Mar 032012

Liverpool 1 (Koscielny og 23) Arsenal 2 (Van Persie 31, 90)

What a week it has been. After half an hour of last weekend’s North London derby, it appeared that the gap between us and Spurs would increase to a mammoth and surely unassailable thirteen points, with Chelsea and Liverpool taking over as favourites to pip us for fourth. Just six days later, the gap between us and our increasingly nervous neighbours is down to four, while we lead a dispirited Chelsea by three and Liverpool by ten. And it has been achieved in the most extraordinary fashion.

Much of Arsenal’s display today was actually pretty ordinary. Liverpool had plenty of the ball, countless excellent positions and a verve in the tackle. We had less of all of those, but we did have a critical factor – sheer quality at both ends of the pitch. In recent times, Liverpool have created much but converted little, and it was easy to see why when you watched them close up for ninety minutes. By contrast, we had Robin van Persie, who barely seemed to touch the ball all day, but buried his only two chances emphatically. And the same sense of opposite could be said of the respective goalkeepers – Szczesny was formidable, keeping us in the game, while Reina will be disappointed with the goal that ultimately decided it.

Szczesny had already come off his line to mop up a dangerous through ball when he became the hero in one of the game’s major talking points. Suarez exchanged passes with Kuyt before going to ground over the keeper’s challenge, and Mark Halsey pointed to the spot, a decision that was proven to be a complete guess when you saw the view (or lack of) that he had. Actually, saying Suarez went to ground is a slight morphing of the truth – the reality is that he did a double twist worthy of an Olympic gymnast before screaming in apparent and unwarranted agony.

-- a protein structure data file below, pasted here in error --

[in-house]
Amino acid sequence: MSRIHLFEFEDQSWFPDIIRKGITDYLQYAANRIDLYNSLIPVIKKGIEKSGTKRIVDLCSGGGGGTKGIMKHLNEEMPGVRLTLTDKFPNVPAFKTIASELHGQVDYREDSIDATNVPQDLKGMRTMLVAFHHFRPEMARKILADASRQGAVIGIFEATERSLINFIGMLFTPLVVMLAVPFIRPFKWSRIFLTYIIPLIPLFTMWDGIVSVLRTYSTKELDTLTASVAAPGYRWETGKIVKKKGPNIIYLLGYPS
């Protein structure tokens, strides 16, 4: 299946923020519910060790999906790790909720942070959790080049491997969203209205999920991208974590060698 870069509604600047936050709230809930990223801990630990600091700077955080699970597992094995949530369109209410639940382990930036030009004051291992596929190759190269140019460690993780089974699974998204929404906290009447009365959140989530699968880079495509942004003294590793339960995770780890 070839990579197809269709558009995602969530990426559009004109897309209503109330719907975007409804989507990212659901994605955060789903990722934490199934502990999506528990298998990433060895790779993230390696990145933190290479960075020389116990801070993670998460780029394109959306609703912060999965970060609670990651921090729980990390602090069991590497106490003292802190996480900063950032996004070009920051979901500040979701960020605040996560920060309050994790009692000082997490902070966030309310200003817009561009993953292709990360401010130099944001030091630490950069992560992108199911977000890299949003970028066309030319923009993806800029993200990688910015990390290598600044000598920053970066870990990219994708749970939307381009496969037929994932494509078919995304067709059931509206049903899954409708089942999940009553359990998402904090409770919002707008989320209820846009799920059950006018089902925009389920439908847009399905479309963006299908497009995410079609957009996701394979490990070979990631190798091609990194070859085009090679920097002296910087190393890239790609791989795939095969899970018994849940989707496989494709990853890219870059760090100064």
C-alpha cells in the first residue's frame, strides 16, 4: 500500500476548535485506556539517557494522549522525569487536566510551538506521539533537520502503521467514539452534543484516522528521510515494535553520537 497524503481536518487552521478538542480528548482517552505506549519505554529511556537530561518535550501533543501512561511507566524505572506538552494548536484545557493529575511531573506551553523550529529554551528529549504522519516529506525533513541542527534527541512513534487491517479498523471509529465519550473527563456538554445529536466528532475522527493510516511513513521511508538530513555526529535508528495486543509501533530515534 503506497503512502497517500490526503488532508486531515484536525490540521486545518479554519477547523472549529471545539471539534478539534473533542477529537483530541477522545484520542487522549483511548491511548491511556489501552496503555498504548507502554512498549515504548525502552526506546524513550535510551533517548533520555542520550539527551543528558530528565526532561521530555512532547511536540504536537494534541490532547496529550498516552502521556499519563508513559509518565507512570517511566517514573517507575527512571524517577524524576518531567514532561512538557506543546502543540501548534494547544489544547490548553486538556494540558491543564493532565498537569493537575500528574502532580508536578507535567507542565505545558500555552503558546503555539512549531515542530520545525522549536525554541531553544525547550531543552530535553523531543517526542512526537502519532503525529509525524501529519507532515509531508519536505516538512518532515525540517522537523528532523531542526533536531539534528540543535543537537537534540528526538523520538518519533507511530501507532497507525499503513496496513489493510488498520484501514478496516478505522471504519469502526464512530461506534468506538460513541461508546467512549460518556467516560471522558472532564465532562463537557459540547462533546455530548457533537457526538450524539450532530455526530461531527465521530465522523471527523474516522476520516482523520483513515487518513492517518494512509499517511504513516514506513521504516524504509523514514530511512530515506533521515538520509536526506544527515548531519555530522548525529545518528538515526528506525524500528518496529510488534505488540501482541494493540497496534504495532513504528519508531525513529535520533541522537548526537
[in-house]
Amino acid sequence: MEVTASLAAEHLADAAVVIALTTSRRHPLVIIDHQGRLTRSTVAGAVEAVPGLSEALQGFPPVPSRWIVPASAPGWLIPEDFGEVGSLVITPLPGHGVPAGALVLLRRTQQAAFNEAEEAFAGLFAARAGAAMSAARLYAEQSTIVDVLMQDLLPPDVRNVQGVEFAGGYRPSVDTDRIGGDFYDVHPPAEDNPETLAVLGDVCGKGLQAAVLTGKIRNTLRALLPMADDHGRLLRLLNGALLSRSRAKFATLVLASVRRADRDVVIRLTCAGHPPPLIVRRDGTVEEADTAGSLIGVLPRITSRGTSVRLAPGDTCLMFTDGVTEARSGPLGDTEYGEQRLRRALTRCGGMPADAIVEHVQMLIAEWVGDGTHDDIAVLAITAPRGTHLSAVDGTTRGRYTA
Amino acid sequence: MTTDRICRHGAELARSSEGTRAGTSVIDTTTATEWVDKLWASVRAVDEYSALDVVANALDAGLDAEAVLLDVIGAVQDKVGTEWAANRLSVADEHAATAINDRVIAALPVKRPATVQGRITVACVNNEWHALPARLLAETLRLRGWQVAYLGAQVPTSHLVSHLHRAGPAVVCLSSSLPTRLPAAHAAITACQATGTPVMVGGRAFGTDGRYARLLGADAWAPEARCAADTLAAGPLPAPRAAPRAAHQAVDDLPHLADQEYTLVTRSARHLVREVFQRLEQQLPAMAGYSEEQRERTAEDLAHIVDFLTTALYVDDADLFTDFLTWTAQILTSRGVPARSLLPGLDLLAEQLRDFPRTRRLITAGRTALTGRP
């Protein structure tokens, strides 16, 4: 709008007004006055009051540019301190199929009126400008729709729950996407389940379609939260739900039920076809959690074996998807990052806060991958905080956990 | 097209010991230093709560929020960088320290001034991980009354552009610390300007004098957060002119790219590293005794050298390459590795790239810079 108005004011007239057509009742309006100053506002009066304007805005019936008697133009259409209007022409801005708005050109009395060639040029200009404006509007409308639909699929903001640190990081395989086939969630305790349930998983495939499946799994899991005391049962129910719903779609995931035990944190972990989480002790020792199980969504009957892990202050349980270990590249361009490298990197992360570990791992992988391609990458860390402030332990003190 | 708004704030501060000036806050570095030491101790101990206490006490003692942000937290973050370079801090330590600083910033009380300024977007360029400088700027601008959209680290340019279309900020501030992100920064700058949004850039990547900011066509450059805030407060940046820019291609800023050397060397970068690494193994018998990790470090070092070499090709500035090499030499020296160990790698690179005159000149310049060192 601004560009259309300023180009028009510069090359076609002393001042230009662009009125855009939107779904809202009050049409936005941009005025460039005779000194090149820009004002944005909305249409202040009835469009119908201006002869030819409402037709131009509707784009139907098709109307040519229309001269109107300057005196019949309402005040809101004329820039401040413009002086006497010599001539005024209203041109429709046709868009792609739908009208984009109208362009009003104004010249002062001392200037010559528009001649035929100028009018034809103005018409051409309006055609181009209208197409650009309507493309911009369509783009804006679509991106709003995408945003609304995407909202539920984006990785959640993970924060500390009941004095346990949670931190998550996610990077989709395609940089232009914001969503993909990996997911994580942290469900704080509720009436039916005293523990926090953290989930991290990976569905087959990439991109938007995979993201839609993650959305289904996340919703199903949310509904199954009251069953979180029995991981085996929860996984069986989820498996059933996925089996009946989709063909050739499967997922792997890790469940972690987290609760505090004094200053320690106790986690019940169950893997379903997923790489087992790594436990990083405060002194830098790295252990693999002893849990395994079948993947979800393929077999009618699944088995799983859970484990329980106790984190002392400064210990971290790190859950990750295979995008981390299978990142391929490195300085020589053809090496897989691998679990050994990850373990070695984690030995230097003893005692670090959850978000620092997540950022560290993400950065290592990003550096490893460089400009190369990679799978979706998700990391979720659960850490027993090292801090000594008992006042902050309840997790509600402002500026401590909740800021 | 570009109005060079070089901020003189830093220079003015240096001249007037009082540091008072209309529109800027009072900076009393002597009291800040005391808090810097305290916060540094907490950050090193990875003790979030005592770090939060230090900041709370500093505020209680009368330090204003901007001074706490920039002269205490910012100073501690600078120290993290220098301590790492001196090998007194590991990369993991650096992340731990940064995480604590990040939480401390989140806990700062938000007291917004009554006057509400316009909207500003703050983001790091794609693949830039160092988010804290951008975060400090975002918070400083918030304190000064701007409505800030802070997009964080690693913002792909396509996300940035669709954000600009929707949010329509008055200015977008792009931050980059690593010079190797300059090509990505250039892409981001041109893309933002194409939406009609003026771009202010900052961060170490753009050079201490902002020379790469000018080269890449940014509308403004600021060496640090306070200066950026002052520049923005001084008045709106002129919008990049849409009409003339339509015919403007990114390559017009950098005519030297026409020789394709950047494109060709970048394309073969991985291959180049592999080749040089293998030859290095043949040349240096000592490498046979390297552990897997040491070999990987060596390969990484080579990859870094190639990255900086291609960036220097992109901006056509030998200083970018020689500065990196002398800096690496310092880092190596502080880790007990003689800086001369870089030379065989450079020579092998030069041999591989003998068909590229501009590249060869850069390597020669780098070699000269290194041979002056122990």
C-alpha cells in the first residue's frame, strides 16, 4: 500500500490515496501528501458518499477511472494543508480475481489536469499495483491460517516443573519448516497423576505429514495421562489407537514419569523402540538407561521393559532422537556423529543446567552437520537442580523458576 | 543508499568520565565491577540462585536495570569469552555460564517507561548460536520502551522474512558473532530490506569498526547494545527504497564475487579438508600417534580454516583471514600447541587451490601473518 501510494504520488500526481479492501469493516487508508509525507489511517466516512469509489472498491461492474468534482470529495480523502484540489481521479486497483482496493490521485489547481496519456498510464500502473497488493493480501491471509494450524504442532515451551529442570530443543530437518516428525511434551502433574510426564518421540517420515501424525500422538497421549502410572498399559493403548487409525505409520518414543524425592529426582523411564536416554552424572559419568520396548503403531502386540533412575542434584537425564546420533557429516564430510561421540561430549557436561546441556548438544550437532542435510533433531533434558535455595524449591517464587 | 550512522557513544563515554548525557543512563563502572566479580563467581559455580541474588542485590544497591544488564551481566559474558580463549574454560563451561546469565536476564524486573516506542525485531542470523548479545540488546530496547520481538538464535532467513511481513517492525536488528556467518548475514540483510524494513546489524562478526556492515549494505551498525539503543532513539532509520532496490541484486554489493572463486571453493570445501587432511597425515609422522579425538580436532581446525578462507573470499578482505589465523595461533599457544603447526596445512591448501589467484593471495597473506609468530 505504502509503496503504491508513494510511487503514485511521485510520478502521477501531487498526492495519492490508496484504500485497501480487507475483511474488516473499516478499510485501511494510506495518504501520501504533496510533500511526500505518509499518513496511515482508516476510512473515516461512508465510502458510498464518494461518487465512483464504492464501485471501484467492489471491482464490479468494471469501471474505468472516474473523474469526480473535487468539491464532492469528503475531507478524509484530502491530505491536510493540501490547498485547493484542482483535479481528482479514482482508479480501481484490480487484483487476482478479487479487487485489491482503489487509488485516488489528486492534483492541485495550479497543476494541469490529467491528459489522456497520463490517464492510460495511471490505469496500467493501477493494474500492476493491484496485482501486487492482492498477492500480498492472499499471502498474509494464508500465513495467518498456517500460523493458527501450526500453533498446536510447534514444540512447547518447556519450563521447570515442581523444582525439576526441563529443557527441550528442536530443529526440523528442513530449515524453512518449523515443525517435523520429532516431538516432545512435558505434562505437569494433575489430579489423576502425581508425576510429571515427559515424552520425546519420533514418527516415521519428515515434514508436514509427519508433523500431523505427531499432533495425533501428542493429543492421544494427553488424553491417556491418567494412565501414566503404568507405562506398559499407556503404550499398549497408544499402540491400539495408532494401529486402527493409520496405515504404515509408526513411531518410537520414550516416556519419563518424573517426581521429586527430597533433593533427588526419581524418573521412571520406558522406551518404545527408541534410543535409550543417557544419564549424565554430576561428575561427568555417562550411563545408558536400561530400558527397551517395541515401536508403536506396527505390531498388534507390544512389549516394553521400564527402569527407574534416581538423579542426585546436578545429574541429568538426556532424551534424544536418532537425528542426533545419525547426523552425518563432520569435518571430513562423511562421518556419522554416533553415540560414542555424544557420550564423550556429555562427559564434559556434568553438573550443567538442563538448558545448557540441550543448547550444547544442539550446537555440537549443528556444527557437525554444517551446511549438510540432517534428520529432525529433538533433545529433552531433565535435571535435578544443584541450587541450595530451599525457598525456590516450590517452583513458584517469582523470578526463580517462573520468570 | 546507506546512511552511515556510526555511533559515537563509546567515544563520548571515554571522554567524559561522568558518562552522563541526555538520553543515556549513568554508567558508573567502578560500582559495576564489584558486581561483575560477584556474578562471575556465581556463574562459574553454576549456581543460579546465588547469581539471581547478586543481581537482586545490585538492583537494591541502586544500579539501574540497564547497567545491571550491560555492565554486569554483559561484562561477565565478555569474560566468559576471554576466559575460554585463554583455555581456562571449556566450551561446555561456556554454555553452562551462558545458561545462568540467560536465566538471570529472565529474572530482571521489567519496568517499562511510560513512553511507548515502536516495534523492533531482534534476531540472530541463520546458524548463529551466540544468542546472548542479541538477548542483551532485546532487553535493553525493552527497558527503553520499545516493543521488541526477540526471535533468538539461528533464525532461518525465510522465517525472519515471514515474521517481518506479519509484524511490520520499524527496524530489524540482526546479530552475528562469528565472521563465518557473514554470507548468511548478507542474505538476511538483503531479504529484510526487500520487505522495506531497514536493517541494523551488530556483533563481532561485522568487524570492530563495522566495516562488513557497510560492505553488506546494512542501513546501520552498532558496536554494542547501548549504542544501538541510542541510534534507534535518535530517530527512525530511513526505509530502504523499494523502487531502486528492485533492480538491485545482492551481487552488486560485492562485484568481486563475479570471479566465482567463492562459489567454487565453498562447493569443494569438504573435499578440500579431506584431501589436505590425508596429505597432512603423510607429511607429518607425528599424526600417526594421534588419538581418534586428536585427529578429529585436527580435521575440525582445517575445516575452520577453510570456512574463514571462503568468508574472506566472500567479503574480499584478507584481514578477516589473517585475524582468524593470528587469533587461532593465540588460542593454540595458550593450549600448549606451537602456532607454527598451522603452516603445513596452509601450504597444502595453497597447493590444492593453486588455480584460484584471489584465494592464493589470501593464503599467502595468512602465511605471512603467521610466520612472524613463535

Countless replays eventually showed that if there was any contact, it was a slight brushing of shins after the keeper’s challenge had been withdrawn. Sky, in their infinite wisdom, displayed a freeze frame graphic of the moment, with Jamie Redknapp claiming it as conclusive proof that the penalty was the correct decision. Oddly enough, they didn’t mention the fact that Suarez was already halfway through his melodramatic pirouette by that point. No matter whether there was contact of any sort, this was simulation at its most embarrassing.

What followed was remarkable – Kuyt’s weak penalty was well saved by Szczesny, but with the ball dropping back to the Dutchman, a goal looked a formality. Somehow though, the young Pole got up, flung himself across the goal again and palmed the ball to safety – it was a remarkable and inspirational display of agility.